The inclusion of the Fatal Frame series should come as no surprise to any horror enthusiasts out there. This series of games are freaking spooky. Banking on the success of like-minded horror properties such as The Ring and The Grudge, Fatal Frame uses creepy Japanese people for its most effective scares. Not only that, but the game makes the player feel virtually powerless. Luigi in Luigi’s Mansion was more properly equipped to battle spirits with his vaccuum; in Fatal Frame, all you get is a camera. With ghosts ready to pop out and make you jump out your seat around every corner, a haunting musical score, and one of the creepiest atmospheres ever, Fatal Frame is a must-play if you’re looking for a good scare. Unfortunately, Nintendo has yet to localize the latest entry in the series on the Wii. I don’t know what’s scarier, creepy Japanese girl ghosts or Nintendo of America’s refusal to localize good games.
Point and click adventure games are freaky to begin with. As a child, I was actually scared to play the point-and-click Candyland game that my aunt and uncle had installed on their computer. It was just…weird. There’s something about the stillness of the environment that when something moves, it’s startling. This is exactly what the wonderfully spooky and affordable Decay series embodies. Available on Xbox Live Arcade’s Indie section, this series of games are best played alone, with the lights off, and the volume turned up as loud as possible. Each subtle sound and image will feel you with dread. You won’t want to check the next hallway or room because of the possibility that a little ugly doll will be standing there staring up at you, with a horrifying smile and a screwdriver in its hand. Ugh, I hate dolls.
One of the modern icons of horror in the video game industry is the F.E.A.R. franchise. It’s yet another example of utilizing a creepy little girl for scares, and it’s just so damn effective here. F.E.A.R. begins and feels like any typical first-person shooter at first, but when the star of the show, Alma, shows up, things get real, real fast! At first her appearances are short and more confusing that scary, but as they grow in intensity and severity, Alma becomes one creepy chick. The sequels do little to capitalize on the scary aspect of the original, but damn it, they’re great games, too, and it’s a very fun little series to play…especially the original, which will scare your socks off.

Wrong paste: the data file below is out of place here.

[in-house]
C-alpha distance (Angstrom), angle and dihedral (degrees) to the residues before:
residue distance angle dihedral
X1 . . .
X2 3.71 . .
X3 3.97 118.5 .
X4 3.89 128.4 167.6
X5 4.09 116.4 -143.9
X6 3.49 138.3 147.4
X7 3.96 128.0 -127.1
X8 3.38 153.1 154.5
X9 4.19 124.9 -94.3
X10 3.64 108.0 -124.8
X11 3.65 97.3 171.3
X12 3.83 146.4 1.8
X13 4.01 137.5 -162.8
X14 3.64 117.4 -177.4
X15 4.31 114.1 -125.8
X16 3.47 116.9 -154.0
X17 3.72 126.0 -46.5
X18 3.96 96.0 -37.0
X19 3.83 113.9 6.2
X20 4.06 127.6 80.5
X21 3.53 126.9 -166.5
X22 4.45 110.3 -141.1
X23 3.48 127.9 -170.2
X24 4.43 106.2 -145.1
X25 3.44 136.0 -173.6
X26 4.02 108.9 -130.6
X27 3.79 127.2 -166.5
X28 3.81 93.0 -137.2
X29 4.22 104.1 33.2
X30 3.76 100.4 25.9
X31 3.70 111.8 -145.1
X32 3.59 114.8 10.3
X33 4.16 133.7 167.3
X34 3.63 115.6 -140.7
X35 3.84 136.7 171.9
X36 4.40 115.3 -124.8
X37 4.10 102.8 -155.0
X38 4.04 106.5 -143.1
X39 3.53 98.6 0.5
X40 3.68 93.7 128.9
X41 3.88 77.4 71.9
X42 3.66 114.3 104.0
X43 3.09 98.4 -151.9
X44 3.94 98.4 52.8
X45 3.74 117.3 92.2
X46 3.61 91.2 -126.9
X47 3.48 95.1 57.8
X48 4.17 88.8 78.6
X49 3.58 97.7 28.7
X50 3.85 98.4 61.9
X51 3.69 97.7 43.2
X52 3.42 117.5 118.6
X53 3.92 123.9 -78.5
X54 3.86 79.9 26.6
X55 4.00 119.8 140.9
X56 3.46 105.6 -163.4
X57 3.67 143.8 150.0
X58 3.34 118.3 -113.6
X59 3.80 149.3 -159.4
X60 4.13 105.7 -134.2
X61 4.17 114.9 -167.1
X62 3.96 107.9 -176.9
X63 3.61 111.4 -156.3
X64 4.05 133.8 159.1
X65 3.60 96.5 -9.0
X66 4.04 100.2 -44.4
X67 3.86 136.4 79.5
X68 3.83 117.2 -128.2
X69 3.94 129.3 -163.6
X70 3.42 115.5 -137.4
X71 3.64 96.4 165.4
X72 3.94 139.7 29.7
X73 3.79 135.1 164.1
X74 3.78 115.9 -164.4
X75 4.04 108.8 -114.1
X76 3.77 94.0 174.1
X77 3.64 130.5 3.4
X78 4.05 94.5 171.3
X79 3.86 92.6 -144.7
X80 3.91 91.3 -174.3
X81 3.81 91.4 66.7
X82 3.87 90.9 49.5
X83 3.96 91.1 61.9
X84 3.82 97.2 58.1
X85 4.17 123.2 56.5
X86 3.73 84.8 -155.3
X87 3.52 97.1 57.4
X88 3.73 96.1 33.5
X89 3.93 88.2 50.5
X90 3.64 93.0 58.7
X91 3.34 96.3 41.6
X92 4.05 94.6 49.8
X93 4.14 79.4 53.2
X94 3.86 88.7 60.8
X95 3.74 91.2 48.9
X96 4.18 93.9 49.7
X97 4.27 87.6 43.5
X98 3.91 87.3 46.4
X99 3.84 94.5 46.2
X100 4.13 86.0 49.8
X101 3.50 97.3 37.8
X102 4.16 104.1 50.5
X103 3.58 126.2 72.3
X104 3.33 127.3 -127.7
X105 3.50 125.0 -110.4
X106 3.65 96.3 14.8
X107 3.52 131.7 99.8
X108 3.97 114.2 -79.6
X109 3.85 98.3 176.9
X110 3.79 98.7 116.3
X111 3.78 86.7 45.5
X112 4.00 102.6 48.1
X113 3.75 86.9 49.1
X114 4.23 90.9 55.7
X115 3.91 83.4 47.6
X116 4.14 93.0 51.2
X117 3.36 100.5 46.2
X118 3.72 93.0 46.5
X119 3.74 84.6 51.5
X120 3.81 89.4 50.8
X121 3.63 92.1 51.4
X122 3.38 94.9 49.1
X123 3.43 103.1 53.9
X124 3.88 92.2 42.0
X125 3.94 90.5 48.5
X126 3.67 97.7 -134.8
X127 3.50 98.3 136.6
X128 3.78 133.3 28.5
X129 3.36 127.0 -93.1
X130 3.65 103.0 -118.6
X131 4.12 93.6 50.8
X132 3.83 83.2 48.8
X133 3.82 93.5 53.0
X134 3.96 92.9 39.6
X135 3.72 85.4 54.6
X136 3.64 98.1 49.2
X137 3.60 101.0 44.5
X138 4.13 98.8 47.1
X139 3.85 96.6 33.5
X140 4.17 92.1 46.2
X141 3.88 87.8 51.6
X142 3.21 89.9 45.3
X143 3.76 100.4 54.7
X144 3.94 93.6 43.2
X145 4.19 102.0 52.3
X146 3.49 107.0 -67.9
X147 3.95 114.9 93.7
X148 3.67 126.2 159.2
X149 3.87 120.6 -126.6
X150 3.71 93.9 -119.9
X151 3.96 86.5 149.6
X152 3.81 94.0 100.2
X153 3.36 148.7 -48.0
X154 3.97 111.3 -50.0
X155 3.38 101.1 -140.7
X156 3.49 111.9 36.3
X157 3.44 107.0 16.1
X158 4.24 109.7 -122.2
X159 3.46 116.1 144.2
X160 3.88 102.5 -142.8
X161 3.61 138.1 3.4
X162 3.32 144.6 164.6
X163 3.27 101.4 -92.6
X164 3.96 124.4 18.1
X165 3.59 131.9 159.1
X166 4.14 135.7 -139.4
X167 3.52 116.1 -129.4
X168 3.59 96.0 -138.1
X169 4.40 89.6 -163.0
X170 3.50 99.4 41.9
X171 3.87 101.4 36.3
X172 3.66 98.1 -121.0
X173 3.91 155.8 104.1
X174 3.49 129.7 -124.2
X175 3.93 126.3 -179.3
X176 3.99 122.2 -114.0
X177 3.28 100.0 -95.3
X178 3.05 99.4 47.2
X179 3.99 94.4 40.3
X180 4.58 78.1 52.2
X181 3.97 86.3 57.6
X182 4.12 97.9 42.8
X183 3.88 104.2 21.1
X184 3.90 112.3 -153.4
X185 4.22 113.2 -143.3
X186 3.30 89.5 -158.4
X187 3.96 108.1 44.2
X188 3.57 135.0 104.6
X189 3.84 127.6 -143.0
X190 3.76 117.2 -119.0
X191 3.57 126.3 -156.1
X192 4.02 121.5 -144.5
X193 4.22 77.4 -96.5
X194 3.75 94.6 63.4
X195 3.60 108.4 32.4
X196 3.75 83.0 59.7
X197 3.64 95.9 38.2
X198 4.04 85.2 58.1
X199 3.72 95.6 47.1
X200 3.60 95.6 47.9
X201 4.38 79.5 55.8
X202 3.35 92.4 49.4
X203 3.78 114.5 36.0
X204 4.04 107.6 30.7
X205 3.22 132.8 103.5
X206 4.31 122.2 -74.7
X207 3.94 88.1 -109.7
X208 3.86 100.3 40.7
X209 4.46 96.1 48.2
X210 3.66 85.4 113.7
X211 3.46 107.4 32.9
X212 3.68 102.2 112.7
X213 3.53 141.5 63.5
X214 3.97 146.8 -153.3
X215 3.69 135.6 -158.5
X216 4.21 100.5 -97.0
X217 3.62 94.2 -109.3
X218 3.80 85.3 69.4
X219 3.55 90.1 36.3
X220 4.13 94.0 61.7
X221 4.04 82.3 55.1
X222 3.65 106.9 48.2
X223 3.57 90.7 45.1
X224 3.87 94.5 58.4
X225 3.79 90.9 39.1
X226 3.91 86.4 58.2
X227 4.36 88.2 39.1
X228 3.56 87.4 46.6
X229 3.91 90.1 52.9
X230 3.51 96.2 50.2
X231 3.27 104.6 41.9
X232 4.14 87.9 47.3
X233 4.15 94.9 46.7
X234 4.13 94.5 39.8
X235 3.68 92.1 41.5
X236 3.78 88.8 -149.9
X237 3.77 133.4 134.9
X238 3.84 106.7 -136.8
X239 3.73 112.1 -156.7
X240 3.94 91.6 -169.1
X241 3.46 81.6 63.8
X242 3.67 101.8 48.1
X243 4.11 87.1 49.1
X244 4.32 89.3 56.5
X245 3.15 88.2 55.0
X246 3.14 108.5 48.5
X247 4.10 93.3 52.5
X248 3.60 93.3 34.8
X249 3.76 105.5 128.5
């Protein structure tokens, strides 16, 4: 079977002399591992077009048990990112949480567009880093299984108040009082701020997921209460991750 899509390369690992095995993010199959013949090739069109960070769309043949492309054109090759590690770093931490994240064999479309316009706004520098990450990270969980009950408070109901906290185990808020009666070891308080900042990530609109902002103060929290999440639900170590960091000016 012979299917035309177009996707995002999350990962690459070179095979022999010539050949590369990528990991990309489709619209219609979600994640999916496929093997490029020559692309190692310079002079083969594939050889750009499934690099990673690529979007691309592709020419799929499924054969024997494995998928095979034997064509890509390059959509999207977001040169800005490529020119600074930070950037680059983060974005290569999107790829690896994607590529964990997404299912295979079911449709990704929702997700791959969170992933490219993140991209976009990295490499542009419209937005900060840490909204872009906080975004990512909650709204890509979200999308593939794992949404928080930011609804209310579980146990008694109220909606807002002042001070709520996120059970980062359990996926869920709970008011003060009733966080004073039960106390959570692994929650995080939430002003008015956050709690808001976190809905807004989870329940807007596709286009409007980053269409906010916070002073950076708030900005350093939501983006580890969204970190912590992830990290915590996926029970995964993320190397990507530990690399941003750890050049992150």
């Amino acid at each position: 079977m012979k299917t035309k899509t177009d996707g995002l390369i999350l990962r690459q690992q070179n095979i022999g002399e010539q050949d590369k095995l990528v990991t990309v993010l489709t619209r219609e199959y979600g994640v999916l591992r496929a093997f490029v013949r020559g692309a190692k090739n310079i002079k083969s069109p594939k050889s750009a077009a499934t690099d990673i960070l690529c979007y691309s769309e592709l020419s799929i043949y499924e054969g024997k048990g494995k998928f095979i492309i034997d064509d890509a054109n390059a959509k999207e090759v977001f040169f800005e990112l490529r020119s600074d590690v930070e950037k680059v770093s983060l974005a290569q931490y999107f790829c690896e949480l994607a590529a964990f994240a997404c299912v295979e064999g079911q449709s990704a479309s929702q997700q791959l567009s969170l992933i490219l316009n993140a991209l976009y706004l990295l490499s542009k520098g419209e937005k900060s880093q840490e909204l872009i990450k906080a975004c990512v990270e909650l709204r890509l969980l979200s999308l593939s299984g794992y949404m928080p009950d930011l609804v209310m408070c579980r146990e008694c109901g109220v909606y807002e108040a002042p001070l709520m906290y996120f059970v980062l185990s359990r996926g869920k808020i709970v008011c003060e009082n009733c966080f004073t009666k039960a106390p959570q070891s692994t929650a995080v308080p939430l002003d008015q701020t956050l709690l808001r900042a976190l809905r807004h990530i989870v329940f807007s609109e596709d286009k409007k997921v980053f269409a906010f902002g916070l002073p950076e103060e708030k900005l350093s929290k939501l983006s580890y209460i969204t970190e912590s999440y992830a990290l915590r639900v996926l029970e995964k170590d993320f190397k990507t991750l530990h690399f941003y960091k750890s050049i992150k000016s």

04. Condemned: Criminal Origins
One of the most highly anticipated games of the Xbox 360 launch personally had me salivating from the mouth, and it’s one of the reasons why I chose to pick up an Xbox 360 before a PS3. Condemned: Criminal Origins is a first-person survival-horror game with the primary weapons being objects like bats and crowbars. It’s absolutely brutal. The graphics are gorgeous, with an absurd amount of detail, and the scares are even better. Featuring a fantastic crime story, Condemned follows the grim adventures of one Ethan Thomas as he hunts a serial killer that is killing other serial killers and stalking him in the process. It blends realism and supernatural themes to perfection. The sequel had its share of scares, but it ditched the creepy atmosphere for a more action-oriented vibe. Here’s hoping a future sequel can right the wrongs of the past and put this franchise that is absolutely dripping with potential back in line.